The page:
During the same session I learnt more about Telrex and Enghouse’s Integration and Optimization Solutions Telrex is the Enghouse agent performance management (APM) suite that includes call recording, screen capture, quality monitoring and reporting and analysis. It’s aimed at the lower end of the market and therefore lacks core functionality found in some high-end products. However, from what I heard and saw, it does meet a high percentage of the most commonly required capabilities we identified in our APM benchmark research. The call recording works only for VOIP networks but includes core capabilities such as user trigger-driven recording, encryption, tagging calls for future search and analysis, silent monitoring and reporting. A screen recording capability captures full video of screens used by the agent. The screen captures can be linked with call recordings so users can see what agents were doing at different points within a call. Quality monitoring includes the basics, such as creating multiple types of review forms, linking these to call types, scoring, raising alerts for follow-up, and reporting and analysis that include analysis of whether agent performance is improving. The workforce management software, which is also quite basic, allows users to create work schedules based on historic interaction patterns. It provides an intuitive user interface that allows users to optimize staffing levels to expected future interaction patterns, adherence reports, and reporting and analysis. The products interface with most of the common ACD and PBX systems, both software and hardware, and overall allow users to move from using spreadsheets to manage agent performance and step up to systems with core capabilities that are relatively easy to use.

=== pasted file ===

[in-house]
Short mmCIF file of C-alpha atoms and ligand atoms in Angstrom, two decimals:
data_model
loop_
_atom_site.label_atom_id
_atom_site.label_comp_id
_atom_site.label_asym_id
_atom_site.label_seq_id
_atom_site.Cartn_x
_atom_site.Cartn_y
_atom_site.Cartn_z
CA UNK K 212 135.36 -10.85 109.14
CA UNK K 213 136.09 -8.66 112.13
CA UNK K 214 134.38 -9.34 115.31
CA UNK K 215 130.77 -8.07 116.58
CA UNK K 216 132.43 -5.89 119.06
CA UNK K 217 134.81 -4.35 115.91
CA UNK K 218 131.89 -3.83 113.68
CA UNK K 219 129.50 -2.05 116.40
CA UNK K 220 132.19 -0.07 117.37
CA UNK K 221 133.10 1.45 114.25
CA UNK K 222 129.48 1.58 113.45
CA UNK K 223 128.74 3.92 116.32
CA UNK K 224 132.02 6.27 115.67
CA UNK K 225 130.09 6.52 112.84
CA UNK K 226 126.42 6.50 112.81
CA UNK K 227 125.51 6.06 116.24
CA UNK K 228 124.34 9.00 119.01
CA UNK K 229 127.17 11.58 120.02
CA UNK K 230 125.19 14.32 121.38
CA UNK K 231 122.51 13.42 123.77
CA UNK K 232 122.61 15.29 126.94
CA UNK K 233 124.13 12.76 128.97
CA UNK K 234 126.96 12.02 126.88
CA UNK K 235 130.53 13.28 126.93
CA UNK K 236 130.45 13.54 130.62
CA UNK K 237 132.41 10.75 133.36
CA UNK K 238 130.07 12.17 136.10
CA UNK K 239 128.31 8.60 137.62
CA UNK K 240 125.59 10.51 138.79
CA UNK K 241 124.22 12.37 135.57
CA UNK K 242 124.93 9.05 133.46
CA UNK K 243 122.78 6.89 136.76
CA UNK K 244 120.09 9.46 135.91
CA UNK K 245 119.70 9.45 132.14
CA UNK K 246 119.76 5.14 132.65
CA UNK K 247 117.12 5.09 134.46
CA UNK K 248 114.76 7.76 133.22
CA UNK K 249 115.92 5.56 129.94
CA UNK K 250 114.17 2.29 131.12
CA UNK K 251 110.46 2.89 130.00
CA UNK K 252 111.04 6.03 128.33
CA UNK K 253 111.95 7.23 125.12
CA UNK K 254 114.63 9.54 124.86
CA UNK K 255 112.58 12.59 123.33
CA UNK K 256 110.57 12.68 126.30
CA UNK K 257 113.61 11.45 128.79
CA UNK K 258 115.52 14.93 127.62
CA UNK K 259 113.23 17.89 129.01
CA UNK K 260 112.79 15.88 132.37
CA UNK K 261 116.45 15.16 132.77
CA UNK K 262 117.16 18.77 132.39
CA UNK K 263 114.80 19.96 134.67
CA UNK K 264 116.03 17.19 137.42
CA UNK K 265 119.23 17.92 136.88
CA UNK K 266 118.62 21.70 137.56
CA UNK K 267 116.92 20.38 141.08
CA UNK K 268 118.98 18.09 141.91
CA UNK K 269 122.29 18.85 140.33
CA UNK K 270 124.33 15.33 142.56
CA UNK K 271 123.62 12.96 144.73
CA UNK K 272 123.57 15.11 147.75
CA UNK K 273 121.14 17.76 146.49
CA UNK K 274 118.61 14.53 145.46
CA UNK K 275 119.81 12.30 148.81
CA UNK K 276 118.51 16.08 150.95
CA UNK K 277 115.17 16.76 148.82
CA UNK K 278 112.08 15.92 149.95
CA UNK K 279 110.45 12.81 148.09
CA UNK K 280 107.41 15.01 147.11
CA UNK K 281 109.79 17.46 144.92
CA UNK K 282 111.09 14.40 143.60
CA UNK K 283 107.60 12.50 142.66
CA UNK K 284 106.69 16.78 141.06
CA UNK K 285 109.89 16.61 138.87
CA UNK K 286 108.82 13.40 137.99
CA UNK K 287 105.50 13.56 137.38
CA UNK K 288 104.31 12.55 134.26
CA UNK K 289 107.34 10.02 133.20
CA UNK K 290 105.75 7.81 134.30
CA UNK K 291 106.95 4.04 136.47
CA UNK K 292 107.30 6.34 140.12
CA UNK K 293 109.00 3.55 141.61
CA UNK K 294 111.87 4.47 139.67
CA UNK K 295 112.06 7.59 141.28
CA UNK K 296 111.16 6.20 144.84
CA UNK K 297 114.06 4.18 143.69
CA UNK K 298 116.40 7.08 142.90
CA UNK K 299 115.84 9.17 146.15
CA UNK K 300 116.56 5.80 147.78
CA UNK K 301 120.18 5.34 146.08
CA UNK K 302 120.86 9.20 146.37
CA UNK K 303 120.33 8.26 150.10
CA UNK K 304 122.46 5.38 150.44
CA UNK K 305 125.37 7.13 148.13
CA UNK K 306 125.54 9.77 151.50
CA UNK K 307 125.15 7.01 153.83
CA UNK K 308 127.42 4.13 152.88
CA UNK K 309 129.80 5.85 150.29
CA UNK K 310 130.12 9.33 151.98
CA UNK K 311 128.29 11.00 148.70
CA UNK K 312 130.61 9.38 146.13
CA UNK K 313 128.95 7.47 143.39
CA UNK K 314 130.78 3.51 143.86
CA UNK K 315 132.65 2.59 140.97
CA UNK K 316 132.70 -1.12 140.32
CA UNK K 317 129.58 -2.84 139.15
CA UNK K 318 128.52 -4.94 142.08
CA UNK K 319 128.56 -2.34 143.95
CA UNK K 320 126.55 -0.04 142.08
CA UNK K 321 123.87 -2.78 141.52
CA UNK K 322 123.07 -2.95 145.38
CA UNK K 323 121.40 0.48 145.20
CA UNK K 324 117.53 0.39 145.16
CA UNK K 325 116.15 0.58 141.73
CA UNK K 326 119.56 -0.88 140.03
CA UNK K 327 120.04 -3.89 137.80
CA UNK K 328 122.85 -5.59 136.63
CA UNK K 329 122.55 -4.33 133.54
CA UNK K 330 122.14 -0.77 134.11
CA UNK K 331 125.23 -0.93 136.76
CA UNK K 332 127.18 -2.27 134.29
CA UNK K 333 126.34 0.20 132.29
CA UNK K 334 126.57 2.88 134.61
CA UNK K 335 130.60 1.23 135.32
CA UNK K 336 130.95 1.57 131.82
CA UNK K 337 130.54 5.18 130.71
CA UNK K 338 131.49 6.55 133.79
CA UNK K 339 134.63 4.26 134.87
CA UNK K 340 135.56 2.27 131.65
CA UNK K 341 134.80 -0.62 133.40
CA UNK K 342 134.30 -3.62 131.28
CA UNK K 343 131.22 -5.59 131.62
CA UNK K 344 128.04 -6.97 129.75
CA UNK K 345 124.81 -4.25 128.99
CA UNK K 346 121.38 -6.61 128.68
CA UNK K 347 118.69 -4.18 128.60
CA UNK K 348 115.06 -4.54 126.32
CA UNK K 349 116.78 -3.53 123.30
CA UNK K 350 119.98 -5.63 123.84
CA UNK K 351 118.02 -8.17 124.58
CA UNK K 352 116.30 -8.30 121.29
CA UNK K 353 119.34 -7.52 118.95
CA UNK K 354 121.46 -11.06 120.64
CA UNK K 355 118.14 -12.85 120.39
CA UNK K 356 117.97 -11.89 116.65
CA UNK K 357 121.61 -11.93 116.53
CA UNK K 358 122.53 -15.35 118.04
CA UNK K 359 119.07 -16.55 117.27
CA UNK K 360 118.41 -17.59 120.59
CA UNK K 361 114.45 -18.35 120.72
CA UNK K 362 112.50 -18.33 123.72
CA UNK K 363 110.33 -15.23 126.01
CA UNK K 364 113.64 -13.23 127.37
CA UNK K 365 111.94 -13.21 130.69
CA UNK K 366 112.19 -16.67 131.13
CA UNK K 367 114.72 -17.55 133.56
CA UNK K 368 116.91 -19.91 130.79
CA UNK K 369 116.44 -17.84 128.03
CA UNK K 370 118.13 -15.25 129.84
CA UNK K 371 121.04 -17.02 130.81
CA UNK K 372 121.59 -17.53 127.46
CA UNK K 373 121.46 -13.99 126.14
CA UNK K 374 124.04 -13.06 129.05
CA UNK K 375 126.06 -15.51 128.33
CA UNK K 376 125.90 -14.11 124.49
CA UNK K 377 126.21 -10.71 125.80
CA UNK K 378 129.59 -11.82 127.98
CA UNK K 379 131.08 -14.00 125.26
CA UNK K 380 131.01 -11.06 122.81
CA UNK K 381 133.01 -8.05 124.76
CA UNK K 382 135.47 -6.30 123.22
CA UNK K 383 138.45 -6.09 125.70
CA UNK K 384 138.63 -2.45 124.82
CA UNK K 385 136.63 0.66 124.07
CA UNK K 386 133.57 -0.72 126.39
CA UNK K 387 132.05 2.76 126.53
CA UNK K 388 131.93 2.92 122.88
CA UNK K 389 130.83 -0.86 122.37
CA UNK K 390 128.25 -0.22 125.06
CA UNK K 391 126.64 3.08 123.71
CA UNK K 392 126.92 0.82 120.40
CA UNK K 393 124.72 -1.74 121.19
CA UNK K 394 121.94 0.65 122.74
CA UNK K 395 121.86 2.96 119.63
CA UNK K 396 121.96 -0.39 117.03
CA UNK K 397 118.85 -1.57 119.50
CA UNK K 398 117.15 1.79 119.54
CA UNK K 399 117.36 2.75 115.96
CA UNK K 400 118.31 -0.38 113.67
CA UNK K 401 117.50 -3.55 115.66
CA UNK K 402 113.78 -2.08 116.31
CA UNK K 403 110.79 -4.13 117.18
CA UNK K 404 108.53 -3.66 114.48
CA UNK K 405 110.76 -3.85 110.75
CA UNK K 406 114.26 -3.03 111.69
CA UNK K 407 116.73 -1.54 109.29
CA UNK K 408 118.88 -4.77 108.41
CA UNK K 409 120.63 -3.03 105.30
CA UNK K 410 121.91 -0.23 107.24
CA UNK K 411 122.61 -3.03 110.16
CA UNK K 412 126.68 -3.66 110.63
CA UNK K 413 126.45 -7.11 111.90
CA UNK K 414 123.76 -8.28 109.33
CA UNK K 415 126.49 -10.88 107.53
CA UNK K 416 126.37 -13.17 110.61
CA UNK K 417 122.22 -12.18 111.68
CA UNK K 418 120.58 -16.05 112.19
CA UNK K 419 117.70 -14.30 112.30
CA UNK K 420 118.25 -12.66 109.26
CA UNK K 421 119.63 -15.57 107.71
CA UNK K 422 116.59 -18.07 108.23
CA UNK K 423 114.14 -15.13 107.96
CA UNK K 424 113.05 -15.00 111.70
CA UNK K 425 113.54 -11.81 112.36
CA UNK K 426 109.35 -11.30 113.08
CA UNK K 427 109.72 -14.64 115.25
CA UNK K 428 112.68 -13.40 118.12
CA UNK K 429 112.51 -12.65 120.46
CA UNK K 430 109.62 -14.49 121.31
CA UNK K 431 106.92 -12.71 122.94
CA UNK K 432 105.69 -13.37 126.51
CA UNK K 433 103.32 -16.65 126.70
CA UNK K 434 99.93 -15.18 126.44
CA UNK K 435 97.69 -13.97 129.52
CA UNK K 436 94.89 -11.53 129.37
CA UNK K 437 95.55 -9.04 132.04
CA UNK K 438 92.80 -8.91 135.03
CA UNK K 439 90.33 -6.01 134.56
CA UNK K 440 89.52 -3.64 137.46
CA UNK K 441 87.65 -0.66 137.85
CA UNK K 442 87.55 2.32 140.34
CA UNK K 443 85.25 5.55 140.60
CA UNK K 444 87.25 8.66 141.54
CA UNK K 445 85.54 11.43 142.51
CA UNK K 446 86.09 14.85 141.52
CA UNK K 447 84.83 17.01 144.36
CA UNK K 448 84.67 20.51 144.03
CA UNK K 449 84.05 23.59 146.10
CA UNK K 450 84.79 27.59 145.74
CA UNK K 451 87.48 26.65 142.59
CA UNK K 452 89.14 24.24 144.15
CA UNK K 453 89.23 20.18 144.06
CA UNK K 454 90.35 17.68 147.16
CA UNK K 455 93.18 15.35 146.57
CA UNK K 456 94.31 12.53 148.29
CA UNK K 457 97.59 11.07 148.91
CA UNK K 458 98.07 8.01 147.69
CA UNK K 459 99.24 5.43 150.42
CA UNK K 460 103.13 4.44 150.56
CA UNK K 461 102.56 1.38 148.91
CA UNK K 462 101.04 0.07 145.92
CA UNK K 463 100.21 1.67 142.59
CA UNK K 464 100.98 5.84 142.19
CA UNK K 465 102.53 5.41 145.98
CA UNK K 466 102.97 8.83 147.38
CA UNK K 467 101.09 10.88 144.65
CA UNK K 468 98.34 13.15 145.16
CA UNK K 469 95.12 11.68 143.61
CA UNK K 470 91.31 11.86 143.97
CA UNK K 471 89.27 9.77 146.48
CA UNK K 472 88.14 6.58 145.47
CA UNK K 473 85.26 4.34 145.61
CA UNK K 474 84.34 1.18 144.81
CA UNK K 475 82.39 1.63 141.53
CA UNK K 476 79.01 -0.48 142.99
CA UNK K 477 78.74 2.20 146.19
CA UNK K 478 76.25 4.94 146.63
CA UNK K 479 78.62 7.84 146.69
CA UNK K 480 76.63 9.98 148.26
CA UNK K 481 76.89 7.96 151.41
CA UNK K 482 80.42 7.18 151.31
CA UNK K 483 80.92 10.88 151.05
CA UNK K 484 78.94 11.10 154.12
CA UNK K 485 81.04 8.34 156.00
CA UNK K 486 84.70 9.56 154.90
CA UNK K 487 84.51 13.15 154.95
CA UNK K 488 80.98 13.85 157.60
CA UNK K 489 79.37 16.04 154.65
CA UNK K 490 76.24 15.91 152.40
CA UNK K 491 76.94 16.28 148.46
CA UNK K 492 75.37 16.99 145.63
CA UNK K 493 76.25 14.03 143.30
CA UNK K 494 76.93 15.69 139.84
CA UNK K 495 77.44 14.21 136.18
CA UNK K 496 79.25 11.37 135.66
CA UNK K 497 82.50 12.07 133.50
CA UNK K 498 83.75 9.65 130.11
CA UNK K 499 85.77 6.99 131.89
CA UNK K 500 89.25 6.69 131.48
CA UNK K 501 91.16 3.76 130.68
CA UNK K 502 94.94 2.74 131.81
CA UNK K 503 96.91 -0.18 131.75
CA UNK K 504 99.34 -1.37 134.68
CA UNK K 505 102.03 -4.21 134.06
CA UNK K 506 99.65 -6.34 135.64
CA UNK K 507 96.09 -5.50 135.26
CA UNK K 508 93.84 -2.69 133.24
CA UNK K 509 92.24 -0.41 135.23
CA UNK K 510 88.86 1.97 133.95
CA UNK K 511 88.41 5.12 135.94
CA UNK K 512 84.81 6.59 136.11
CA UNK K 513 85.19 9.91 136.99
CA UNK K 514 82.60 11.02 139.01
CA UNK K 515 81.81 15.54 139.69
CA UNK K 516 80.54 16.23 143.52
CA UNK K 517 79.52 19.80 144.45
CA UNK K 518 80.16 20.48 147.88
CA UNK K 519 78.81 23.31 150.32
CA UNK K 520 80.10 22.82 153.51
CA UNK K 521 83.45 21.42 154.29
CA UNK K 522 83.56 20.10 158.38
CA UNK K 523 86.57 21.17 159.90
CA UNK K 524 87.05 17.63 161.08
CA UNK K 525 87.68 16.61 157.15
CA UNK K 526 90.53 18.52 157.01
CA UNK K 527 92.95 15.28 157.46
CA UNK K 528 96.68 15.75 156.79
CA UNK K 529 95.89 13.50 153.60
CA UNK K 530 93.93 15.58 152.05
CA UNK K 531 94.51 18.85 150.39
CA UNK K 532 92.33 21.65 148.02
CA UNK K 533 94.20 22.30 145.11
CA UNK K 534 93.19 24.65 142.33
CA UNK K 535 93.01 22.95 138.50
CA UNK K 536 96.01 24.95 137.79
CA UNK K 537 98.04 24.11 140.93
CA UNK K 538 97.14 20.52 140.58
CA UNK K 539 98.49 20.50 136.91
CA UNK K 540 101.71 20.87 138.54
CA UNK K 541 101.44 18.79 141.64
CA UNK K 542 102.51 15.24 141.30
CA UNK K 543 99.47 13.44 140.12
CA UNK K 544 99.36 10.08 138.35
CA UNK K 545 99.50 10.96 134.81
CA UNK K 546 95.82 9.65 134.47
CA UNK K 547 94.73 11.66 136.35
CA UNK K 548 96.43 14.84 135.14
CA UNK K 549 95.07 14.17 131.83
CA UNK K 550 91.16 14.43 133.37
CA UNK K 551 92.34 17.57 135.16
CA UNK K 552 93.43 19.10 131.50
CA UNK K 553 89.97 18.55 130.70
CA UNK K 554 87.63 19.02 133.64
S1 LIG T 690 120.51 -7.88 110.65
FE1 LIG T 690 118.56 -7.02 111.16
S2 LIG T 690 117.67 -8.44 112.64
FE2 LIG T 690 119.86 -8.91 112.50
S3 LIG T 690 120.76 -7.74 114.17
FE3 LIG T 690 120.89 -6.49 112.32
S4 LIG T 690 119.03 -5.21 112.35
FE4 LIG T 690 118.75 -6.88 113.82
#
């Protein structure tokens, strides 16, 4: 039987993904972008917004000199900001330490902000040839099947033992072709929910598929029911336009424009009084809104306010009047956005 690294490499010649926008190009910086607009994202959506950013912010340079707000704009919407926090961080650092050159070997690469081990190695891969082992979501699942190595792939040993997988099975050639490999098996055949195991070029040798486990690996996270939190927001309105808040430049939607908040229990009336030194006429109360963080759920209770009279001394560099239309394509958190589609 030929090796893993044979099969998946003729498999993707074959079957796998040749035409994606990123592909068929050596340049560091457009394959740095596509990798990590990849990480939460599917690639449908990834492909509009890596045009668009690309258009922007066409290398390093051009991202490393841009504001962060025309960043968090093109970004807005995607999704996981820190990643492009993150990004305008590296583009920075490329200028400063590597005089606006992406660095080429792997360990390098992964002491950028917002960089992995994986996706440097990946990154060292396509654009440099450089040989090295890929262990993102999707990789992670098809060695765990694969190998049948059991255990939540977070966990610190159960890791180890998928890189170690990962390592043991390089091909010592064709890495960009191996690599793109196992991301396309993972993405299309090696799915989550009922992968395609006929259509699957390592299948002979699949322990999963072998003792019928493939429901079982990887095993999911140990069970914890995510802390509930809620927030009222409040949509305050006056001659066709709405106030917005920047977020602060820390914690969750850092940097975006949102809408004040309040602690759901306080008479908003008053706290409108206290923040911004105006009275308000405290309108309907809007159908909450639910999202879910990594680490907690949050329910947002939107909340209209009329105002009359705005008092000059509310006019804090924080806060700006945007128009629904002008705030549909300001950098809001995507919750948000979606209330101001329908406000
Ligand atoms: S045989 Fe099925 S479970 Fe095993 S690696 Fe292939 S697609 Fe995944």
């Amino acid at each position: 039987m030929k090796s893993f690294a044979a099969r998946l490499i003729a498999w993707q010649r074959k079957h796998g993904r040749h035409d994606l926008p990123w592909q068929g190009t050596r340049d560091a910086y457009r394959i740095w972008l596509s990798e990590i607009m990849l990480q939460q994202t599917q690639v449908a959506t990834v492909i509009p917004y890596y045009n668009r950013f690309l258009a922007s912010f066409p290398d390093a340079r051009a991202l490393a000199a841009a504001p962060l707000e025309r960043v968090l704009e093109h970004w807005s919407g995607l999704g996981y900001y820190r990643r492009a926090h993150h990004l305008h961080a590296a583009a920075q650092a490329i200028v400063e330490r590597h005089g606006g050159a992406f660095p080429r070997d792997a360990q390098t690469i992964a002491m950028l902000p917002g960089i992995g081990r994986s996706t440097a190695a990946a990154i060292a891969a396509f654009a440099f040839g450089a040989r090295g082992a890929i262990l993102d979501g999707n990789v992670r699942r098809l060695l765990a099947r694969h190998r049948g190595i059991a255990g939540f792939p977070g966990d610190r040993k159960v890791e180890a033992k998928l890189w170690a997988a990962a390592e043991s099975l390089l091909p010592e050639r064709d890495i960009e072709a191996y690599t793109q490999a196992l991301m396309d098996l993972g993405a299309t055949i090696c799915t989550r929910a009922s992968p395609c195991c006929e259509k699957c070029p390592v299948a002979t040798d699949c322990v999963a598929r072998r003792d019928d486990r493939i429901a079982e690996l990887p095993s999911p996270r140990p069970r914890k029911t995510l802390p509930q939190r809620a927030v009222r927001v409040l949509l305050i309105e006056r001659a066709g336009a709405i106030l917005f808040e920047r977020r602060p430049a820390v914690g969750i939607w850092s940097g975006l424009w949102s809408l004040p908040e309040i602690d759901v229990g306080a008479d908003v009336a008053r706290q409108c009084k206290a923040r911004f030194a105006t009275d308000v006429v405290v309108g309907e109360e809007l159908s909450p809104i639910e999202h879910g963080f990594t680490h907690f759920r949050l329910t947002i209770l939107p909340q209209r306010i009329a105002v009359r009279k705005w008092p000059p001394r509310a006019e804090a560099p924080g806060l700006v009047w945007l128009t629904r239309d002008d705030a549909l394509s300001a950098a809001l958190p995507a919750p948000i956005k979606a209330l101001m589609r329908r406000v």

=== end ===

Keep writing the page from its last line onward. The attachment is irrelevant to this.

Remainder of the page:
The final product I learned about, the Enghouse Integration and Optimization Solutions, was developed from what was a software-based interactive voice response system. For a non-techie like me, it’s hard to describe. The first thing that came to mind is that it is a giant software Meccano set of integration software that can be used to develop process flows for communication-driven processes, such as the flow through IVR scripts. It has component parts that from what I saw enable integration in every way possible, including with the latest communications hardware and software. These can all be pulled into process charts using a drag-and-drop designer studio that enables users to build data- and communications-driven processes. A simple example would be to recognize an inbound call, extract the customer’s identifier from IVR software, pull data from, say, a CRM system that provides a bigger profile of the customer, then route the call based on customer-related data. To help users get the most benefit, Enghouse is developing a library of common communications-driven processes that customers can either use as-is or modify to their own requirements. In an early step to provide more integrated solutions, Enghouse has integrated the product with the Syntellect product so that, for example, companies can front-end their contact center with smarter interacting routing.
Enghouse Interactive has built a varied portfolio of stand-alone products that support interaction handling. There is evidence that it is beginning some rationalization, which in order to compete successfully in the market I feel is evitable, so that it can maintain the level of investment required to keep each product competitive. In the short term, companies looking to improve interaction-handling should evaluate Enghouse’s products on their own merits and, as I will, keep asking question about the future roadmap.
Richard J. Snow
VP & Research Director